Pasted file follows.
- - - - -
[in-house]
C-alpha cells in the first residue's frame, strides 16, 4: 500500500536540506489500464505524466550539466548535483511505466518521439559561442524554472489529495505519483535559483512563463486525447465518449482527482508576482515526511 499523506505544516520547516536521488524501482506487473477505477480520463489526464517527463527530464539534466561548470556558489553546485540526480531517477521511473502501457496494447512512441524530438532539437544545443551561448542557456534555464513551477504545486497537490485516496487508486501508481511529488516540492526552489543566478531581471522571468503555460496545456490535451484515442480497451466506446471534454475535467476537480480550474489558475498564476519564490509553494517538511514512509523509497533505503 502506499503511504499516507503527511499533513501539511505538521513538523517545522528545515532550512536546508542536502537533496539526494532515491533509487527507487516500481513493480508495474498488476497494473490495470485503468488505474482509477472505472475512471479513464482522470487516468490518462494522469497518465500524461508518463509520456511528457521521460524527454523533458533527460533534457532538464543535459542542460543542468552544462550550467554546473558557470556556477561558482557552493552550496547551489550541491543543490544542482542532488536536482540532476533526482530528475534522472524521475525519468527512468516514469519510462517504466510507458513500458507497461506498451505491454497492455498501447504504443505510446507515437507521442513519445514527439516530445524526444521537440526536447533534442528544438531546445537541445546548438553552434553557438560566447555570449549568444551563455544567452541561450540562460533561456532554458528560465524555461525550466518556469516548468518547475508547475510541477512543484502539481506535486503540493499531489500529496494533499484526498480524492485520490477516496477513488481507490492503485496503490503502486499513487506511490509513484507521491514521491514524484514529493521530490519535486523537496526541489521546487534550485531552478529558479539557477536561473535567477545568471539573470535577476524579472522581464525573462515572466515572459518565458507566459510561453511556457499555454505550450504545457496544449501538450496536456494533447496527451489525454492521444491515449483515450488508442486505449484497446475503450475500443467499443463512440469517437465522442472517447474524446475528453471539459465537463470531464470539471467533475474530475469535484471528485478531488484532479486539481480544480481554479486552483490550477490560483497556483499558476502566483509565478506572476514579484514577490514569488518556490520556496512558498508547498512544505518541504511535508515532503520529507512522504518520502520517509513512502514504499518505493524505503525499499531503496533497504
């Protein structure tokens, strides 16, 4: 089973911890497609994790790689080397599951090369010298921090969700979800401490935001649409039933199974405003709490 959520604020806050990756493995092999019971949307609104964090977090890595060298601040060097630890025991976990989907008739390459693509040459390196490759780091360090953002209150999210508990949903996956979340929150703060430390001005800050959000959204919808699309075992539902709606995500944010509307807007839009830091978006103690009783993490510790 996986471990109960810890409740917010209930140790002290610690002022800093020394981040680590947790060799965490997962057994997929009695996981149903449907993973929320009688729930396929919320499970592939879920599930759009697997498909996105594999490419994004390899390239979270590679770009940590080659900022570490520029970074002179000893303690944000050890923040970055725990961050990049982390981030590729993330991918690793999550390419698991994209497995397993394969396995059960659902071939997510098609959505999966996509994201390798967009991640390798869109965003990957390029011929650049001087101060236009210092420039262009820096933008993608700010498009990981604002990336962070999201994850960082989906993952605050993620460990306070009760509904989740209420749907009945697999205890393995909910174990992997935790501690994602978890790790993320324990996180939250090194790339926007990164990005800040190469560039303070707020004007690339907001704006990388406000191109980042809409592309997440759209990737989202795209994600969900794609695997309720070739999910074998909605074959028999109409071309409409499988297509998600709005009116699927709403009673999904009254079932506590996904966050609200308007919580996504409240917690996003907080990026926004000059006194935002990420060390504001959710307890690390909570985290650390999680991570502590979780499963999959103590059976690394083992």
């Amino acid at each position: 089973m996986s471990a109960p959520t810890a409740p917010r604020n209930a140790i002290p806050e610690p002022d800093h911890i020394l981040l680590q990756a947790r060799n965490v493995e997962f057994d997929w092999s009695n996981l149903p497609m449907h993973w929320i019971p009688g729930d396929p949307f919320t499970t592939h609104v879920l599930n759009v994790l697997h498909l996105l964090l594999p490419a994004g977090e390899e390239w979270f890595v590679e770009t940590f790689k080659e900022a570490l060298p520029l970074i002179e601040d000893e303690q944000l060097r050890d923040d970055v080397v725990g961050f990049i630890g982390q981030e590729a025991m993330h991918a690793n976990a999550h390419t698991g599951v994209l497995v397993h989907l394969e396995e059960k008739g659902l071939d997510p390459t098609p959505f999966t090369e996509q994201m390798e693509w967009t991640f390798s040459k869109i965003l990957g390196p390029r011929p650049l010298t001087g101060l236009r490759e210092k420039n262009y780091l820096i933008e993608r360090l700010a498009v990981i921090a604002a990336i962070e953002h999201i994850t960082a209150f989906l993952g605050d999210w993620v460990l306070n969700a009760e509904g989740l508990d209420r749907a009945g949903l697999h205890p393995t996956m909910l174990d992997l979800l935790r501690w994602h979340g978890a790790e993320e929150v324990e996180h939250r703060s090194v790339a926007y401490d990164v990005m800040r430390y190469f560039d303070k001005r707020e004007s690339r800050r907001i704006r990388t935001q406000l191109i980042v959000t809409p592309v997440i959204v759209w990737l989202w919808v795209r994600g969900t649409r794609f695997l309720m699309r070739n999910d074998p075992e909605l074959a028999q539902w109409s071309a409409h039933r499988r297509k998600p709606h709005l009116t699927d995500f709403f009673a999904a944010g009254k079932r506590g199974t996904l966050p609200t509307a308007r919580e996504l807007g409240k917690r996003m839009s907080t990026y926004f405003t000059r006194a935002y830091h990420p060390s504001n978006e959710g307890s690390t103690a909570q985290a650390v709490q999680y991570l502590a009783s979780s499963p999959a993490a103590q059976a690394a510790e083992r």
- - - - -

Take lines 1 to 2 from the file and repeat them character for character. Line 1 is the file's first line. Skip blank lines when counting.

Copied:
[in-house]
C-alpha cells in the first residue's frame, strides 16, 4: 500500500536540506489500464505524466550539466548535483511505466518521439559561442524554472489529495505519483535559483512563463486525447465518449482527482508576482515526511 499523506505544516520547516536521488524501482506487473477505477480520463489526464517527463527530464539534466561548470556558489553546485540526480531517477521511473502501457496494447512512441524530438532539437544545443551561448542557456534555464513551477504545486497537490485516496487508486501508481511529488516540492526552489543566478531581471522571468503555460496545456490535451484515442480497451466506446471534454475535467476537480480550474489558475498564476519564490509553494517538511514512509523509497533505503 502506499503511504499516507503527511499533513501539511505538521513538523517545522528545515532550512536546508542536502537533496539526494532515491533509487527507487516500481513493480508495474498488476497494473490495470485503468488505474482509477472505472475512471479513464482522470487516468490518462494522469497518465500524461508518463509520456511528457521521460524527454523533458533527460533534457532538464543535459542542460543542468552544462550550467554546473558557470556556477561558482557552493552550496547551489550541491543543490544542482542532488536536482540532476533526482530528475534522472524521475525519468527512468516514469519510462517504466510507458513500458507497461506498451505491454497492455498501447504504443505510446507515437507521442513519445514527439516530445524526444521537440526536447533534442528544438531546445537541445546548438553552434553557438560566447555570449549568444551563455544567452541561450540562460533561456532554458528560465524555461525550466518556469516548468518547475508547475510541477512543484502539481506535486503540493499531489500529496494533499484526498480524492485520490477516496477513488481507490492503485496503490503502486499513487506511490509513484507521491514521491514524484514529493521530490519535486523537496526541489521546487534550485531552478529558479539557477536561473535567477545568471539573470535577476524579472522581464525573462515572466515572459518565458507566459510561453511556457499555454505550450504545457496544449501538450496536456494533447496527451489525454492521444491515449483515450488508442486505449484497446475503450475500443467499443463512440469517437465522442472517447474524446475528453471539459465537463470531464470539471467533475474530475469535484471528485478531488484532479486539481480544480481554479486552483490550477490560483497556483499558476502566483509565478506572476514579484514577490514569488518556490520556496512558498508547498512544505518541504511535508515532503520529507512522504518520502520517509513512502514504499518505493524505503525499499531503496533497504